“Maximizing the benefits of HPC in the coming decades will require an effective national response to increasing demands for computing power, emerging technological challenges and opportunities, and growing economic dependency on and competition with other nations. This national response will require a cohesive, strategic effort within the Federal Government and a close collaboration between the public and private sectors.”

We’ll see.

Subscribe to HPCwire's Weekly Update!

Be the most informed person in the room! Stay ahead of the tech trends with industy updates delivered to you every week!

HPC Career Notes: April 2020 Edition

April 2, 2020

In this monthly feature, we’ll keep you up-to-date on the latest career developments for individuals in the high-performance computing community. Whether it’s a promotion, new company hire, or even an accolade, we’ Read more…

By Mariana Iriarte

AMD Epyc CPUs Now on Bare Metal IBM Cloud Servers

April 1, 2020

AMD’s expanding presence in the datacenter and cloud computing markets took a step forward with today’s announcement that its 7nm 2nd Gen Epyc 7642 CPUs are now available on IBM Cloud bare metal servers. AMD, whose Read more…

By Doug Black

Supercomputer Testing Probes Viral Transmission in Airplanes

April 1, 2020

It might be a long time before the general public is flying again, but the question remains: how high-risk is air travel in terms of viral infection? In an article for the Texas Advanced Computing Center (TACC), Faith Si Read more…

By Staff report

ECP Milestone Report Details Progress and Directions

April 1, 2020

The Exascale Computing Project (ECP) milestone report issued last week presents a good snapshot of progress in preparing applications for exascale computing. There are roughly 30 ECP application development (AD) subproj Read more…

By John Russell

Russian Supercomputer Employed to Develop COVID-19 Treatment

March 31, 2020

From Summit to [email protected], global supercomputing is continuing to mobilize against the coronavirus pandemic by crunching massive problems like epidemiology, therapeutic development and vaccine development. The latest a Read more…

By Staff report

AWS Solution Channel

Amazon FSx for Lustre Update: Persistent Storage for Long-Term, High-Performance Workloads

Last year I wrote about Amazon FSx for Lustre and told you how our customers can use it to create pebibyte-scale, highly parallel POSIX-compliant file systems that serve thousands of simultaneous clients driving millions of IOPS (Input/Output Operations per Second) with sub-millisecond latency. Read more…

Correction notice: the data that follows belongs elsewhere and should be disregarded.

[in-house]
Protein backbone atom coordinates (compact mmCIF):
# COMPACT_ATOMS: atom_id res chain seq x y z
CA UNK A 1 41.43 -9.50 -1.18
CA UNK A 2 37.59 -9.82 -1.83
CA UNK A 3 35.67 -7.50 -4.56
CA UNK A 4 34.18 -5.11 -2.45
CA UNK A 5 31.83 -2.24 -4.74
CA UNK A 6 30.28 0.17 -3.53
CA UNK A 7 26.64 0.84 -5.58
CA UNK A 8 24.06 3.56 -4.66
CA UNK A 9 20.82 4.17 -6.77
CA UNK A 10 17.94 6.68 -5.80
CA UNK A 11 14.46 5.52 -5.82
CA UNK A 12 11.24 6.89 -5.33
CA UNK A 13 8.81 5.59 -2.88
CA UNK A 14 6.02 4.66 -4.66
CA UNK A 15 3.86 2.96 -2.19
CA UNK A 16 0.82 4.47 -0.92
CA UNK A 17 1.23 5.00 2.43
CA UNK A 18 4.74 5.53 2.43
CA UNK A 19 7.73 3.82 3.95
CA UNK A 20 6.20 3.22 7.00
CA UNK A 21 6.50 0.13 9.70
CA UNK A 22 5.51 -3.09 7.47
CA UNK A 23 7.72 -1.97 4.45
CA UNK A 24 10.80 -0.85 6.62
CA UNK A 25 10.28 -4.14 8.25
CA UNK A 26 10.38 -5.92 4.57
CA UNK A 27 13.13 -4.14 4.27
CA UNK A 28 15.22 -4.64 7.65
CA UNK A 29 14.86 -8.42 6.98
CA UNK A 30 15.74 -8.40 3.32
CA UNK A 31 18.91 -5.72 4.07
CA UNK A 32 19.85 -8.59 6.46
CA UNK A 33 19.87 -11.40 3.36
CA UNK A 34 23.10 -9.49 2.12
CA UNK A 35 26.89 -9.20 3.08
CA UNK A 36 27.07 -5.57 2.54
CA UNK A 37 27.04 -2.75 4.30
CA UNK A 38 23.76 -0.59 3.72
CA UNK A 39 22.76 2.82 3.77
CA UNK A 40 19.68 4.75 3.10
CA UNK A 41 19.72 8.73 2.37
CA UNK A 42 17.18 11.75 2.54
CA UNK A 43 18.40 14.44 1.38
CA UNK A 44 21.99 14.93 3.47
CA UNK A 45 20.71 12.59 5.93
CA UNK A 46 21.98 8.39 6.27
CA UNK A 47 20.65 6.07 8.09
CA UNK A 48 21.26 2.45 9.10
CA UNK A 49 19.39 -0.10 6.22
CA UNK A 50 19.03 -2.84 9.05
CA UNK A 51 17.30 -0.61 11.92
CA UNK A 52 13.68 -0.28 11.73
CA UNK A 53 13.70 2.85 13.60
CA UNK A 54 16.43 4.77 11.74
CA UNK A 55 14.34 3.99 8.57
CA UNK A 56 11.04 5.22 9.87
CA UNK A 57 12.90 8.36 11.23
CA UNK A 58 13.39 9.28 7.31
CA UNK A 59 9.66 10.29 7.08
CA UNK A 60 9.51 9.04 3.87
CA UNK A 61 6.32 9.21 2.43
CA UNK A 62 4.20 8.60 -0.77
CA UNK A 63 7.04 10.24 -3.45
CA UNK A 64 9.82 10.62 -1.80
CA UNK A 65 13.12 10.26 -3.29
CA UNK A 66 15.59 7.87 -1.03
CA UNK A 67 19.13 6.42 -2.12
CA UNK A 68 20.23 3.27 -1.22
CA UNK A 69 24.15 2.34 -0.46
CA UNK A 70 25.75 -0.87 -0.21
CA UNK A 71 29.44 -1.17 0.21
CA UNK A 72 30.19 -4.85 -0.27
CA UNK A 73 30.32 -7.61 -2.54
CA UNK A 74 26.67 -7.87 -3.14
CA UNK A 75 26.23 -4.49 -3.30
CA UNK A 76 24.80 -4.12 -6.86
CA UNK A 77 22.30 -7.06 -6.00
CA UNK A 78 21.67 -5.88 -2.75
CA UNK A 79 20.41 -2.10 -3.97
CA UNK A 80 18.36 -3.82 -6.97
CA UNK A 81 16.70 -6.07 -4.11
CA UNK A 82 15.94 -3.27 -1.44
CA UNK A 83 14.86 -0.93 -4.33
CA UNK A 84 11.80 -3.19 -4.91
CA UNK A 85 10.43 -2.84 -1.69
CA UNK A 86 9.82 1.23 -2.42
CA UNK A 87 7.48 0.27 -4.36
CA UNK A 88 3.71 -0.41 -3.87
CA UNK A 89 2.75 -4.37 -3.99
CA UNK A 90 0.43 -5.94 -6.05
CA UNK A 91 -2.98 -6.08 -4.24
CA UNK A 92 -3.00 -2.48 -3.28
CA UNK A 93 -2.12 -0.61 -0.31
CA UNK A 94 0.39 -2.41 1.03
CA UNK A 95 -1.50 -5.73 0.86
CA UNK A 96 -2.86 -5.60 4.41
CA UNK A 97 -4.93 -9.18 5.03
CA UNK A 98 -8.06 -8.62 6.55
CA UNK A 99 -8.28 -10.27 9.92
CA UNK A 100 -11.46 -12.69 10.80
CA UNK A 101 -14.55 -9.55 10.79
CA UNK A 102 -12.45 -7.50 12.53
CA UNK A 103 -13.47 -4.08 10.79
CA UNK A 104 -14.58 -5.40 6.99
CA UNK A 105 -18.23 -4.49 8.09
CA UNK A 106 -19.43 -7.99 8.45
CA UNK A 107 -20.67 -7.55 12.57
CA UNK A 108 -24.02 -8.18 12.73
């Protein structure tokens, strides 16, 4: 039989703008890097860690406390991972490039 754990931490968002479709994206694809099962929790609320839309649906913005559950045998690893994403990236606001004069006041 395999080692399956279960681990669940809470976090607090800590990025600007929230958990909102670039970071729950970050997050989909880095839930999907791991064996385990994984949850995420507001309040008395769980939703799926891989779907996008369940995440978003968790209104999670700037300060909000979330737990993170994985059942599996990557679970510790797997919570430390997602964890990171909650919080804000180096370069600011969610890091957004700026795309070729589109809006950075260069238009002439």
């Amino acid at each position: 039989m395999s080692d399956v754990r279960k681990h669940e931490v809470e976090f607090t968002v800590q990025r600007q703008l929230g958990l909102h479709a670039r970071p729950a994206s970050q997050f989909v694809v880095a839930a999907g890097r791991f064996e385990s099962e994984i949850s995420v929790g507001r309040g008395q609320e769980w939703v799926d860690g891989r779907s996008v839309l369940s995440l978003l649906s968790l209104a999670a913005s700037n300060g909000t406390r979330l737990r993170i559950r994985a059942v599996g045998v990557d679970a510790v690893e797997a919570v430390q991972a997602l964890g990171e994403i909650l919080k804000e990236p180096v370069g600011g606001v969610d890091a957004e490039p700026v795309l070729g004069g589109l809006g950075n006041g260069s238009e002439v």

What’s New in HPC Research: Supersonic Jets, Skin Modeling, Astrophysics & More

March 31, 2020

In this bimonthly feature, HPCwire highlights newly published research in the high-performance computing community and related domains. From parallel programming to exascale to quantum computing, the details are here. Read more…

By Oliver Peckham

Pandemic ‘Wipes Out’ 2020 HPC Market Growth, Flat to 12% Drop Expected

March 31, 2020

As the world battles the still accelerating novel coronavirus, the HPC community has mounted a forceful response to the pandemic on many fronts. But these efforts won't inoculate the HPC industry from the economic effects of COVID-19. Market watcher Intersect360 Research has revised its 2020 forecast for HPC products and services, projecting... Read more…

By Tiffany Trader

Weather at Exascale: Load Balancing for Heterogeneous Systems

March 30, 2020

The first months of 2020 were dominated by weather and climate supercomputing news, with major announcements coming from the UK, the European Centre for Medium- Read more…

By Oliver Peckham

Q&A Part Two: ORNL’s Pooser on Progress in Quantum Communication

March 30, 2020

Quantum computing seems to get more than its fair share of attention compared to quantum communication. That’s despite the fact that quantum networking may be Read more…

By John Russell

DoE Expands on Role of COVID-19 Supercomputing Consortium

March 25, 2020

After announcing the launch of the COVID-19 High Performance Computing Consortium on Sunday, the Department of Energy yesterday provided more details on its sco Read more…

By John Russell

[email protected] Rallies a Legion of Computers Against the Coronavirus

March 24, 2020

Last week, we highlighted [email protected], a massive, crowdsourced computer network that has turned its resources against the coronavirus pandemic sweeping the globe – but [email protected] isn’t the only game in town. The internet is buzzing with crowdsourced computing... Read more…

By Oliver Peckham

Conversation: ANL’s Rick Stevens on DoE’s AI for Science Project

March 23, 2020

With release of the Department of Energy’s AI for Science report in late February, the effort to build a national AI program, modeled loosely on the U.S. Exascale Initiative, enters a new phase. Project leaders have already had early discussions with Congress... Read more…

By John Russell

Servers Headed to Junkyard Find 2nd Life Fighting Cancer in Clusters

March 20, 2020

Ottawa-based charitable organization Cancer Computer is on a mission to stamp out cancer and other life-threatening diseases, including coronavirus, by putting Read more…

By Tiffany Trader

Kubernetes and HPC Applications in Hybrid Cloud Environments – Part II

March 19, 2020